REMEMBERING PAT: William F. Buckley Jr. and his son Christopher have released plans for a celebration of the life of the late social and fashion icon Pat Buckley — and, fittingly enough, it will be at the Costume Institute at the Metropolitan Museum of Art. The event is scheduled for May 14 at 10:30 a.m. Buckley, who died April 15 at age 80, was the prime force in putting the Costume Institute’s annual gala on the map as one of the highlights of New York’s spring social season.

MOSS ON DISPLAY: For Kate Moss, any old mannequin just won’t do. The model is set to briefly appear modeling her Kate Moss Topshop collection herself in the window of the retailer’s Oxford Street store in London when the line has a preview sale on Monday, according to reports Wednesday. While a spokesman for Topshop declined to comment on the reports, they’re bound to add to the feverish hype that’s been building in the British press, with a countdown to the launch in the Oxford Street store’s window and the retailer’s Web site set to debut what it calls “the ultimate guide to shopping Kate Moss Topshop.” Customers would do well to read up on the line ahead of its introduction as the store is limiting purchases to five items per person. Or, given the strength of the pound against the dollar, fans can hop on a plane, fly to Manhattan and buy the line at Barneys New York.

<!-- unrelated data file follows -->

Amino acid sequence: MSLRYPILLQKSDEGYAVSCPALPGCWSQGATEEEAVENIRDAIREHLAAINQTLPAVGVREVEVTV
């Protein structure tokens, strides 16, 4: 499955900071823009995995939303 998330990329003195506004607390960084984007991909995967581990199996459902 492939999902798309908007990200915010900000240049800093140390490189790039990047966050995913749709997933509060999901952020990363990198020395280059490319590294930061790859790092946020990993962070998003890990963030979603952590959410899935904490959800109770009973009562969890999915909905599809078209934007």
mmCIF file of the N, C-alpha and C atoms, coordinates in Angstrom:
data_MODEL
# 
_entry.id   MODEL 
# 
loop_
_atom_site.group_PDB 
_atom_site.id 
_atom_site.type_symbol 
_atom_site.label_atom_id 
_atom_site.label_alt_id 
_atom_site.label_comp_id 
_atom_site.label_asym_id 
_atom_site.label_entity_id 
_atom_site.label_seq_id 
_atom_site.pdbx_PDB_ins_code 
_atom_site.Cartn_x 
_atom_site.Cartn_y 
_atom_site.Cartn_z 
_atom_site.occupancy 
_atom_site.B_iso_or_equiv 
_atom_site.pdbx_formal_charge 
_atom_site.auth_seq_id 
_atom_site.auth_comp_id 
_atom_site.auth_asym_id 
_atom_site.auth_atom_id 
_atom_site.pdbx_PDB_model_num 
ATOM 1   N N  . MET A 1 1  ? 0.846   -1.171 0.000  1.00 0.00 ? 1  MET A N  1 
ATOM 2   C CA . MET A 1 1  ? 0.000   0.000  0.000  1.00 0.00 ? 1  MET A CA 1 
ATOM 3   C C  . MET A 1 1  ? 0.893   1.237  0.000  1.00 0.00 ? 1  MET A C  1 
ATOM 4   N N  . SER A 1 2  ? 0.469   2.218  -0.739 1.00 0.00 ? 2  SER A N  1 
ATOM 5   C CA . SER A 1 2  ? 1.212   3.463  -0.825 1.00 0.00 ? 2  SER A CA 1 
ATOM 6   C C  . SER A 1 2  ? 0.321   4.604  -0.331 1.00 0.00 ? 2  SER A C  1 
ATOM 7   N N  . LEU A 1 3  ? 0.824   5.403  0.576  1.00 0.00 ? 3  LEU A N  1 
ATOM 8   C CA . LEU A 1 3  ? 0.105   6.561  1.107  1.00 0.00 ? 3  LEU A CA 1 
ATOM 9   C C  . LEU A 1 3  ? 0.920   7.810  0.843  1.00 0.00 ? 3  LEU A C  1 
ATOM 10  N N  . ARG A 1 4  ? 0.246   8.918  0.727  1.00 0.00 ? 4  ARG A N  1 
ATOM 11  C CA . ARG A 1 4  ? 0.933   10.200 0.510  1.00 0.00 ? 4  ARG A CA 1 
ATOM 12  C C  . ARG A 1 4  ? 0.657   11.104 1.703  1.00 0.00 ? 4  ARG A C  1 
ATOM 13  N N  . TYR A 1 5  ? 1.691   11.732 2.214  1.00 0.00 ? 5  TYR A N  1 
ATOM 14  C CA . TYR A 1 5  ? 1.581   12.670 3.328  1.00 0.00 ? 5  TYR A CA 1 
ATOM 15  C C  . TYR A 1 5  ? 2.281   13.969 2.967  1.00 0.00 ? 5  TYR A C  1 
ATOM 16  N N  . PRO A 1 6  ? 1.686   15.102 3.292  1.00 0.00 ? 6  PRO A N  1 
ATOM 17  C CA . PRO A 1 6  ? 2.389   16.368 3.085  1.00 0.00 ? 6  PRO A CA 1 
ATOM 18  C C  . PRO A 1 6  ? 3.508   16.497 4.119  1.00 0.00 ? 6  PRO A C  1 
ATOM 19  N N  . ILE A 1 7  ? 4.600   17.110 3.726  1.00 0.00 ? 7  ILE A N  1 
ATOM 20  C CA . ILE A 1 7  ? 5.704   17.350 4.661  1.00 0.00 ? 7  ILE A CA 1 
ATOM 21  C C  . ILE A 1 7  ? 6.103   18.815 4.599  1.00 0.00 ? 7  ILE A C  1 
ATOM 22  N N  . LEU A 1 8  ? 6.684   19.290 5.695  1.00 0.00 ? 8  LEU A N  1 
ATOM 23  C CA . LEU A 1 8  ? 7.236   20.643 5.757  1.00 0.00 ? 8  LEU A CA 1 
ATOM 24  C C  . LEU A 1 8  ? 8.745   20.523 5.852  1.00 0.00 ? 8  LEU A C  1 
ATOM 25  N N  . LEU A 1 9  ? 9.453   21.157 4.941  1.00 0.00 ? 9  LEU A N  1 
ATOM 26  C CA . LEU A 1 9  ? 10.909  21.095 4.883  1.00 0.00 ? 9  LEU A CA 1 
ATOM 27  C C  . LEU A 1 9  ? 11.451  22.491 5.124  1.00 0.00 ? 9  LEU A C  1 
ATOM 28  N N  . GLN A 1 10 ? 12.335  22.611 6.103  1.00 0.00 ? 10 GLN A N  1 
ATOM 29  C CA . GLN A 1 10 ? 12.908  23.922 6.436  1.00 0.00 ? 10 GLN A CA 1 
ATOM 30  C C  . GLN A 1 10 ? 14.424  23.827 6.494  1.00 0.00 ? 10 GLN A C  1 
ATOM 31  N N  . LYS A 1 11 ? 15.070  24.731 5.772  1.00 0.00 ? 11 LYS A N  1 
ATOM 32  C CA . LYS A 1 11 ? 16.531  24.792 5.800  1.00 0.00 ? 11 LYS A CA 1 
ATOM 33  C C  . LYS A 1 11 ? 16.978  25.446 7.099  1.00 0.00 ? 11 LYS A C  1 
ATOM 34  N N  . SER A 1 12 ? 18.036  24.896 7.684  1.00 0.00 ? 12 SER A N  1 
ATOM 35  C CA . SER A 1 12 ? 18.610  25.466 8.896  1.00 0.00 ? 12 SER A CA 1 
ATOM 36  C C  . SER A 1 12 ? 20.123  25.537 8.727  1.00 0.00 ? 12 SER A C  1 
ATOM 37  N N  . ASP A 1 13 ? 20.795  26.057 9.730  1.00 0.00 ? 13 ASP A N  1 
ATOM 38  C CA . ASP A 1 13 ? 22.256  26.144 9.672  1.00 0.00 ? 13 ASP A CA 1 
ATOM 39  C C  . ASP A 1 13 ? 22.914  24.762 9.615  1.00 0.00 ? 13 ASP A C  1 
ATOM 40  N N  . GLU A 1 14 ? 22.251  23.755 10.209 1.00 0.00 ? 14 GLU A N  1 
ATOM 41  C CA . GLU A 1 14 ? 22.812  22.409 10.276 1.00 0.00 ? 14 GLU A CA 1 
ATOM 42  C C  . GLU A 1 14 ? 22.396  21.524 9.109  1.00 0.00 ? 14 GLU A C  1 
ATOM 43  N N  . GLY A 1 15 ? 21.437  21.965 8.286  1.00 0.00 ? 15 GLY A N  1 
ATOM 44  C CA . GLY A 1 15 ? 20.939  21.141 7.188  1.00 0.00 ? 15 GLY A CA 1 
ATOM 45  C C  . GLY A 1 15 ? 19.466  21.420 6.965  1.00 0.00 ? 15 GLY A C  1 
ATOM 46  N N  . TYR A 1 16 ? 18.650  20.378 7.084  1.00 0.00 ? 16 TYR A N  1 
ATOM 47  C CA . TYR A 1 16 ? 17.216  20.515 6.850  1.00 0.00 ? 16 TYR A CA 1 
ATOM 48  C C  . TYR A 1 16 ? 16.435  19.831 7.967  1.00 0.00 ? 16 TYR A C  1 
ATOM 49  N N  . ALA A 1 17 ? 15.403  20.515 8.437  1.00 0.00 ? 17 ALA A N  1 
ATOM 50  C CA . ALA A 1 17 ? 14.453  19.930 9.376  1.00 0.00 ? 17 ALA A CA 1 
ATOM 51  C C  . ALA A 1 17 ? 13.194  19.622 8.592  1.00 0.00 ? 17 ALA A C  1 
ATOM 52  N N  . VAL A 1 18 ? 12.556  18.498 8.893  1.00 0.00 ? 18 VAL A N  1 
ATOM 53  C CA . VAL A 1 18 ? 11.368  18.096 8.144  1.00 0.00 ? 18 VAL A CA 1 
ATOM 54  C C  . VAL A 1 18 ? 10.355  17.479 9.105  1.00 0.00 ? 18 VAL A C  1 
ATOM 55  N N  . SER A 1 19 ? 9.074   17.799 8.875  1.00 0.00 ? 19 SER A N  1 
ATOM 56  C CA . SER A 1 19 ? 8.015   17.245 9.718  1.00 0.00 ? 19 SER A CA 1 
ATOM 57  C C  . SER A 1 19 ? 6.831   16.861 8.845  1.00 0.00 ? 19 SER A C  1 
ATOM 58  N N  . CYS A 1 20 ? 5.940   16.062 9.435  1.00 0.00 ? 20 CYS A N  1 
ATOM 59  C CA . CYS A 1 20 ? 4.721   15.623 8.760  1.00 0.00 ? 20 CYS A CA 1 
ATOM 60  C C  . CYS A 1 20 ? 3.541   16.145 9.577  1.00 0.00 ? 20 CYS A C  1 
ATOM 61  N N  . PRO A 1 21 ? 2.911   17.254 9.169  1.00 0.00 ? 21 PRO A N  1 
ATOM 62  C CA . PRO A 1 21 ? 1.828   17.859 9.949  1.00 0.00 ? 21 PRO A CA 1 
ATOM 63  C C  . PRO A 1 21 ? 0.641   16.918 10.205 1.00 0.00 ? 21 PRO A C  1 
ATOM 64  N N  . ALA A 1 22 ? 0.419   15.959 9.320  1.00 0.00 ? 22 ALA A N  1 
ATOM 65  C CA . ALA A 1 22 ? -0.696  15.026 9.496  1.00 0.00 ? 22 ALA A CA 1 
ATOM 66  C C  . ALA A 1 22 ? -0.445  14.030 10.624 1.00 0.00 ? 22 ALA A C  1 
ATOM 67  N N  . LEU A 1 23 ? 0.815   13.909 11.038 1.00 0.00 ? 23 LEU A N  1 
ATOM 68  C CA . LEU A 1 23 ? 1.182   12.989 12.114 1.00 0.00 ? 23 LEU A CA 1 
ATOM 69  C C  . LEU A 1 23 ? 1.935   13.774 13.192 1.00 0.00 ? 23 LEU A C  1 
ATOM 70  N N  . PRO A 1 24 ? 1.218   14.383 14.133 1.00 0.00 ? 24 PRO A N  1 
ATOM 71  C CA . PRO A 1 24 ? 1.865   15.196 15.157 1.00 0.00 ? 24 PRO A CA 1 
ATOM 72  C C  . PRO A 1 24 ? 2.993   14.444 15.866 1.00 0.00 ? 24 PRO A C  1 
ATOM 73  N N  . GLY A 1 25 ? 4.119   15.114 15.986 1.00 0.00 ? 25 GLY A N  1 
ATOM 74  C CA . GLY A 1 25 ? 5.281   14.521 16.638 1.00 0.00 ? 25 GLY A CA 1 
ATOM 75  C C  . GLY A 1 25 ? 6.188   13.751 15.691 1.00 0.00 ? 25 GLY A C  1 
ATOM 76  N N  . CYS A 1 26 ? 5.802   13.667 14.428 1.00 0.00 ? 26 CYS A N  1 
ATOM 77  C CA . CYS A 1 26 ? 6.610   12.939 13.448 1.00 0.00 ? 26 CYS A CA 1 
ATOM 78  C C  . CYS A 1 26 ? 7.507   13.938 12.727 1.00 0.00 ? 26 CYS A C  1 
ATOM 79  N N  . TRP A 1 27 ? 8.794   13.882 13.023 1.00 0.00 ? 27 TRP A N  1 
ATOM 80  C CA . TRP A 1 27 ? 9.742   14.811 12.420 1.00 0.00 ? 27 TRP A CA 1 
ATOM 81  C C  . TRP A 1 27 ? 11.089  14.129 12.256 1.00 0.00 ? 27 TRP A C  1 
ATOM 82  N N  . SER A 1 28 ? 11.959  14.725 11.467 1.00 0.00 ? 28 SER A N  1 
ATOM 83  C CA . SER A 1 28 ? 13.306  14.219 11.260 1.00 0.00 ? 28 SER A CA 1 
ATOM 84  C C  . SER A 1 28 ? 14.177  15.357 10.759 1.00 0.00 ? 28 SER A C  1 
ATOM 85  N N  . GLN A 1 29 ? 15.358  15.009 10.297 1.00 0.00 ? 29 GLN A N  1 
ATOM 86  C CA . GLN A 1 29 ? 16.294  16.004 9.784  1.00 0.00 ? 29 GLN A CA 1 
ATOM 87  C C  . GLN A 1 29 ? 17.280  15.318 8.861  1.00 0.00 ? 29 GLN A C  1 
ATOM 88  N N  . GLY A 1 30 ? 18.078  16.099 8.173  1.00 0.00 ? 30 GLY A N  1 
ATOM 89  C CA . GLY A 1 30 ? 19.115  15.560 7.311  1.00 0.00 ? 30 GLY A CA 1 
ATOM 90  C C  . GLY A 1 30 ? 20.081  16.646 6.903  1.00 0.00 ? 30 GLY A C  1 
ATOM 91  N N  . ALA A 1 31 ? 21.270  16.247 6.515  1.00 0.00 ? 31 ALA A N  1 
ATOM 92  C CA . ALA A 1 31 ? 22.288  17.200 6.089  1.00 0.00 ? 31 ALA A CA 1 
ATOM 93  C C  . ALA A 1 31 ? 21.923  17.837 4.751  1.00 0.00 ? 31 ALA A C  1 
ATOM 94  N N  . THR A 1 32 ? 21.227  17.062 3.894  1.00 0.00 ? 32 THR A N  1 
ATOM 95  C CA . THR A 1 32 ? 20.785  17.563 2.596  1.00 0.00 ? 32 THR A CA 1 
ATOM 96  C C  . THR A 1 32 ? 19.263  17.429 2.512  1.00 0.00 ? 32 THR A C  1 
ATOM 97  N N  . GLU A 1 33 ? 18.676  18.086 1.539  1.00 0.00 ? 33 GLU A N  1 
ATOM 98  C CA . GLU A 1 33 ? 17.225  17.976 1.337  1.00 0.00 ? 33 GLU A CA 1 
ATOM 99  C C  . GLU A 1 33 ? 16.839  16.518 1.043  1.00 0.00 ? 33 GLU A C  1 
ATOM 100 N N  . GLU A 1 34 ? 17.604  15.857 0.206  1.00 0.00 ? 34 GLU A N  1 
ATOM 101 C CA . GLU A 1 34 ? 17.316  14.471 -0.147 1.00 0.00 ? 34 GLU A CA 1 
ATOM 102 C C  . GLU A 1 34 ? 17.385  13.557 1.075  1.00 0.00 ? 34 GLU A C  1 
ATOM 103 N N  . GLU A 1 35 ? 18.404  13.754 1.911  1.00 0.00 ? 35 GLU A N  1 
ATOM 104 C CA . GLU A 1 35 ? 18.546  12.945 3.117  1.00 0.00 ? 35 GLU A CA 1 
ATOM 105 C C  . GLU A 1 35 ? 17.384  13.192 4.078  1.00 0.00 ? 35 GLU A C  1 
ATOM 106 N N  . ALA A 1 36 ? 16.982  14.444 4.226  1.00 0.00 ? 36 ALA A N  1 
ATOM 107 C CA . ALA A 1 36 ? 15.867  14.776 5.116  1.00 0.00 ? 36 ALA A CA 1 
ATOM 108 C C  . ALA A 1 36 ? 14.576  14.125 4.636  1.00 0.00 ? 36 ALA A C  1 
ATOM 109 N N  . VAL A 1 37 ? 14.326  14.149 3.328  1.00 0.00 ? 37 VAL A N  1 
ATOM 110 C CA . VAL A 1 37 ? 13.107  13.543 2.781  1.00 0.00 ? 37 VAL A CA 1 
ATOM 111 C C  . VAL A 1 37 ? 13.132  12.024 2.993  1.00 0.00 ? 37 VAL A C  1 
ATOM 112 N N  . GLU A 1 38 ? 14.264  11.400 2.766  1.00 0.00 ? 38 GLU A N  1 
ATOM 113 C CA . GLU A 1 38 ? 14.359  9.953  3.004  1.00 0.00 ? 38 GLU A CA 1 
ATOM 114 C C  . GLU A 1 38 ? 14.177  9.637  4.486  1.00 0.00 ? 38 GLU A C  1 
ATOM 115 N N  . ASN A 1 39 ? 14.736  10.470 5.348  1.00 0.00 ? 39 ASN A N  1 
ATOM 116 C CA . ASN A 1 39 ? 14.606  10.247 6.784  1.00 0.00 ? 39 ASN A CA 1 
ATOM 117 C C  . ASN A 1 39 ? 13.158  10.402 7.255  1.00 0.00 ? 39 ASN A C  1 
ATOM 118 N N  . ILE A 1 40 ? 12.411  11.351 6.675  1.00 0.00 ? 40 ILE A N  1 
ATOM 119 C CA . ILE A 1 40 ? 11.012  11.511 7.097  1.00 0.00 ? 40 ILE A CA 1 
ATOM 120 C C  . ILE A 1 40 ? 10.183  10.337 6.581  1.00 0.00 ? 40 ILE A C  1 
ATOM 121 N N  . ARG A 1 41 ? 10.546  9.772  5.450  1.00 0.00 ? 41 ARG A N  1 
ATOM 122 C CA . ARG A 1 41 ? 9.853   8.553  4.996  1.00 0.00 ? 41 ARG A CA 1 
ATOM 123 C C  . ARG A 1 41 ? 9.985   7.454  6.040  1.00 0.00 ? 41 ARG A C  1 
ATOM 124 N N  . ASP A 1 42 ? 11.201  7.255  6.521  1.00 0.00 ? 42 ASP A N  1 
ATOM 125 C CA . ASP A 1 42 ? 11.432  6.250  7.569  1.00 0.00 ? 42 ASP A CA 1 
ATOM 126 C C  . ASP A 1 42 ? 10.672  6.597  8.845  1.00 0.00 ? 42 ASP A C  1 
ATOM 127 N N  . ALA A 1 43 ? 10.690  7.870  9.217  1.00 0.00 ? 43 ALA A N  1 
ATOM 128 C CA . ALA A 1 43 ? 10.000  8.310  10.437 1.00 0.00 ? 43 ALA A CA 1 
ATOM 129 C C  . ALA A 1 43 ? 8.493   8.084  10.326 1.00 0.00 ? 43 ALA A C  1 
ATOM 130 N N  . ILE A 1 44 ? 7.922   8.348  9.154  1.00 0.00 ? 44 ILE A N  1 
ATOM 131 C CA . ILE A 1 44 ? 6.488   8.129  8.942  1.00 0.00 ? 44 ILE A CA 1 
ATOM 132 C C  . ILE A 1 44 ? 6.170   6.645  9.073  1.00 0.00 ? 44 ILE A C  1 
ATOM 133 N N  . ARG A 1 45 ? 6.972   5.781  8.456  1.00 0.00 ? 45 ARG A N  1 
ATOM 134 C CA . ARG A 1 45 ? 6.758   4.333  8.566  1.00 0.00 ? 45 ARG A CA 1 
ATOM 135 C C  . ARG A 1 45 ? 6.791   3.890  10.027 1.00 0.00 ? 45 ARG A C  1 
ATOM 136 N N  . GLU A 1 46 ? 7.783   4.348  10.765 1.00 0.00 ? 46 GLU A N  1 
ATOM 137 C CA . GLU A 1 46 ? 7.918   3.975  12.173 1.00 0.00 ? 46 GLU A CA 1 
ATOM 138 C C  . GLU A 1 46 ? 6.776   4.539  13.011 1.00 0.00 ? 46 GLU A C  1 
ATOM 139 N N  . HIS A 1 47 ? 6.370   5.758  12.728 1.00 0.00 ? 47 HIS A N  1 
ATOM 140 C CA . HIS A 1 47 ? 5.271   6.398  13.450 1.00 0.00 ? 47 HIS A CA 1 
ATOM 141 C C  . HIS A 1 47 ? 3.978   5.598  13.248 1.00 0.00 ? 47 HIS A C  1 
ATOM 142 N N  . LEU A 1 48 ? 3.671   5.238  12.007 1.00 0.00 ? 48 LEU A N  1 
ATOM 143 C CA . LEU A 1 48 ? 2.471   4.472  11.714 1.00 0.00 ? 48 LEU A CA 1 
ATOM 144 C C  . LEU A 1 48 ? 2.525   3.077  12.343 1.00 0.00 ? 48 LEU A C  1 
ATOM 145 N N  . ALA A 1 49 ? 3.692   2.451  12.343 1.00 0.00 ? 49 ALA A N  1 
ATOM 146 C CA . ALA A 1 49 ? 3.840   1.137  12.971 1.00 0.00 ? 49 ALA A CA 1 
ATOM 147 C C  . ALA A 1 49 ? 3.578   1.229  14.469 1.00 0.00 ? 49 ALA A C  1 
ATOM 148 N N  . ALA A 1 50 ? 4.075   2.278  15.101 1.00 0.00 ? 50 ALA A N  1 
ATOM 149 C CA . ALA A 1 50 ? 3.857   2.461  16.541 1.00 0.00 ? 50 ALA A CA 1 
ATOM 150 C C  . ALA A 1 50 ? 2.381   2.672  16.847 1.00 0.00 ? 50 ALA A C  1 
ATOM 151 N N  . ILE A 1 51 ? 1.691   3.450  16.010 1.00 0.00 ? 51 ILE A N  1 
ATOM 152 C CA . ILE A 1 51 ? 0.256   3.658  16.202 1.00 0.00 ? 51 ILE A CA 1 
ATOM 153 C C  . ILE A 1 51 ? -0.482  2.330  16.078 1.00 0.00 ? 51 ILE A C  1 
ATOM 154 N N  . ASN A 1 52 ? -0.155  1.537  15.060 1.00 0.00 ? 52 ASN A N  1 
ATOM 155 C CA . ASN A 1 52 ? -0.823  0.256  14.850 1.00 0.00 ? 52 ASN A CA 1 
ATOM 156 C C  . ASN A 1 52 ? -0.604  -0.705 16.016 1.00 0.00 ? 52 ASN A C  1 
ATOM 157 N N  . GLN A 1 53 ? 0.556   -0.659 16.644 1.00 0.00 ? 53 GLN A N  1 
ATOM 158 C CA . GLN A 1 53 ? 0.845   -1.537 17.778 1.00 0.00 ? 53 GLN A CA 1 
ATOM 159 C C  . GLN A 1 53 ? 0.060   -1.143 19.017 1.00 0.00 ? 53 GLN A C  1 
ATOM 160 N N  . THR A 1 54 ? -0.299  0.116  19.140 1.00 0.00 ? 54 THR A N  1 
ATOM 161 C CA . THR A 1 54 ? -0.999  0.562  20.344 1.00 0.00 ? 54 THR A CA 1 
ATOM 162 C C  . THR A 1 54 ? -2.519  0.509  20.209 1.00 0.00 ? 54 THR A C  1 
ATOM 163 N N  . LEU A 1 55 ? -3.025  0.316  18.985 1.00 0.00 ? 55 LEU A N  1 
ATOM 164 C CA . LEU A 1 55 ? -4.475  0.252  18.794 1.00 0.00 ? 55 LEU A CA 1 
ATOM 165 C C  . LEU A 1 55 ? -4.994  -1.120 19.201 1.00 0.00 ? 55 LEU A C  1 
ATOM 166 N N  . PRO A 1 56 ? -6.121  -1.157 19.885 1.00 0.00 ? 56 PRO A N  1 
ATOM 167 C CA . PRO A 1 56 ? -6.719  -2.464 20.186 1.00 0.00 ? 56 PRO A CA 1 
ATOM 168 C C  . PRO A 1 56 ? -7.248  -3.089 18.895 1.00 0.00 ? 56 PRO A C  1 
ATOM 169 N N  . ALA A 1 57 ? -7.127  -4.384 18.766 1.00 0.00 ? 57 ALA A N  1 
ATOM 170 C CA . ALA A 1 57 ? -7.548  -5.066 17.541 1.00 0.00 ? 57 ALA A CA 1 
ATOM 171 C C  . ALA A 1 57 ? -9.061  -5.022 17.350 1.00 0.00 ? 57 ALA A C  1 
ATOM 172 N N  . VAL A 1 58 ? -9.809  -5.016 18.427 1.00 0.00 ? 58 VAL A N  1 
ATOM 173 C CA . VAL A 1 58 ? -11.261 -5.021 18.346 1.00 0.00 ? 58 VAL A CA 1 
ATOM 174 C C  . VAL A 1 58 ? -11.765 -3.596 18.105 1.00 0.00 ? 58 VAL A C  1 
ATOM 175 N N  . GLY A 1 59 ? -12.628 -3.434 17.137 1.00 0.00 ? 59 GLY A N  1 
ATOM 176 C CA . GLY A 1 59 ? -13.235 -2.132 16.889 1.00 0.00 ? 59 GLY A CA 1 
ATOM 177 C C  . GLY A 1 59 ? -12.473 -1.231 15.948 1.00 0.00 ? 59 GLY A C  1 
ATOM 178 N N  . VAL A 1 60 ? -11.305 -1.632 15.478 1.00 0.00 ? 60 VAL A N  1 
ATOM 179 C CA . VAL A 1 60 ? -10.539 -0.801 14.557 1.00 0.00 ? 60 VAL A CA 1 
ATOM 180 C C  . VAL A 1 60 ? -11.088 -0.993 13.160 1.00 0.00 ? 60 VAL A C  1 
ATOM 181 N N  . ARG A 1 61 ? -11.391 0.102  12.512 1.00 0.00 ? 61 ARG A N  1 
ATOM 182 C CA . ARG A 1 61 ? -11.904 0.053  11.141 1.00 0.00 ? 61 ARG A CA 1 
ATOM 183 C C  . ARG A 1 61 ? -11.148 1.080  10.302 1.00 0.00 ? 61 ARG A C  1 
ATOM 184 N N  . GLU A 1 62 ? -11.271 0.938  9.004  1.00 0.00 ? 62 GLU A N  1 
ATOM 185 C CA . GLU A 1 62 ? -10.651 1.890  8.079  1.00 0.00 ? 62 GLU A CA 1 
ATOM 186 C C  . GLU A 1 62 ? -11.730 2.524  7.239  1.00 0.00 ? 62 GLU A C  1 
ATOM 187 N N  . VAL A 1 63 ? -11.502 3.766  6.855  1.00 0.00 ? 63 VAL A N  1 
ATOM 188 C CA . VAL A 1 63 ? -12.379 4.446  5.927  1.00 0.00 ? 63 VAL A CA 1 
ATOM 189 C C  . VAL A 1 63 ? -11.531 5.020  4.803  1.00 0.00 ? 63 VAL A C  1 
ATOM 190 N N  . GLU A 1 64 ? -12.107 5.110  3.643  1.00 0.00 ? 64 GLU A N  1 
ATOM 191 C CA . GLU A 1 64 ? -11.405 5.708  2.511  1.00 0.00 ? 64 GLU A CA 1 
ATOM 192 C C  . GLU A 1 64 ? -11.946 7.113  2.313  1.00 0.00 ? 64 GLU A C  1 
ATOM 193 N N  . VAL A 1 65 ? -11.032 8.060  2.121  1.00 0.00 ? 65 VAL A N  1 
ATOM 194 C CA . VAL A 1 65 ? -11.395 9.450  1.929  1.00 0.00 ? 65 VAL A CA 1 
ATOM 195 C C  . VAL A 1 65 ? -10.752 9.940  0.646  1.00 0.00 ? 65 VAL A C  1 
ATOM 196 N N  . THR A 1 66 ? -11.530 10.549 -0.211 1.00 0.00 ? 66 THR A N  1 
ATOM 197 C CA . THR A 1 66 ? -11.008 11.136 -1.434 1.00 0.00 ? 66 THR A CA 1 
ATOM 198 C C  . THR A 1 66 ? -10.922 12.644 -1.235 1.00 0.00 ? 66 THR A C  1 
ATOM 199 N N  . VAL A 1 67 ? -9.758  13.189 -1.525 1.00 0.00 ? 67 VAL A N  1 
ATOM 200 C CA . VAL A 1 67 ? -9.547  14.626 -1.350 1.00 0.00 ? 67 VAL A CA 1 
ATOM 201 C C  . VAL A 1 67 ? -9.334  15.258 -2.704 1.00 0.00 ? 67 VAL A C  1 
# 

PLUM’S CHUMS: Plum Sykes is a busy lady. At a party for the upcoming French release of her second novel, “The Debutante Divorcée,” at the Hôtel de Crillon in Paris on Tuesday night, the author disclosed she’s been asked to adapt “Bergdorf Blondes” into a movie script for HBO. “When are you coming to New York?” she hollered to host Giambattista Valli, who’s gearing up to open his first boutique, likely to be situated near Madison Avenue. “I used to love it downtown in the days where you could party till dawn in the meat market, come out and still see butchers humping meat around. But it’s lost its edge,” said Valli. Designer Georgina Brandolini said she’s also scouting new digs. “I’ve outgrown my little boutique,” said Brandolini, who added she’ll be throwing a farewell party at the store at the end of May.

This story first appeared in the April 26, 2007 issue of WWD. Subscribe Today.

SMOKE AND MIRRORS: The fashion crowd knows what to do with a glass of Champagne, but what about a cube of smoked sea bass presented under a bulbous glass filled with smoke? Or a cubic potato resting on a perfect square of thinly sliced, er, rhubarb? The fantasy cuisine of French chef Thierry Marx stole the show Tuesday night as Moët & Chandon unveiled its 2000 vintage at a lavish event at the Paris Musée de l’Homme. Guests including Nathalie Rykiel, Bruno Frusoni and Didier Ludot dined on Marx’s offbeat delicacies, washing them down with a medley of vintage wines and culminating with a dessert of sweet beets, topped with ginger ice cream. “Delicious! My best culinary experience in many years,” declared French actor Stéphane Freiss.

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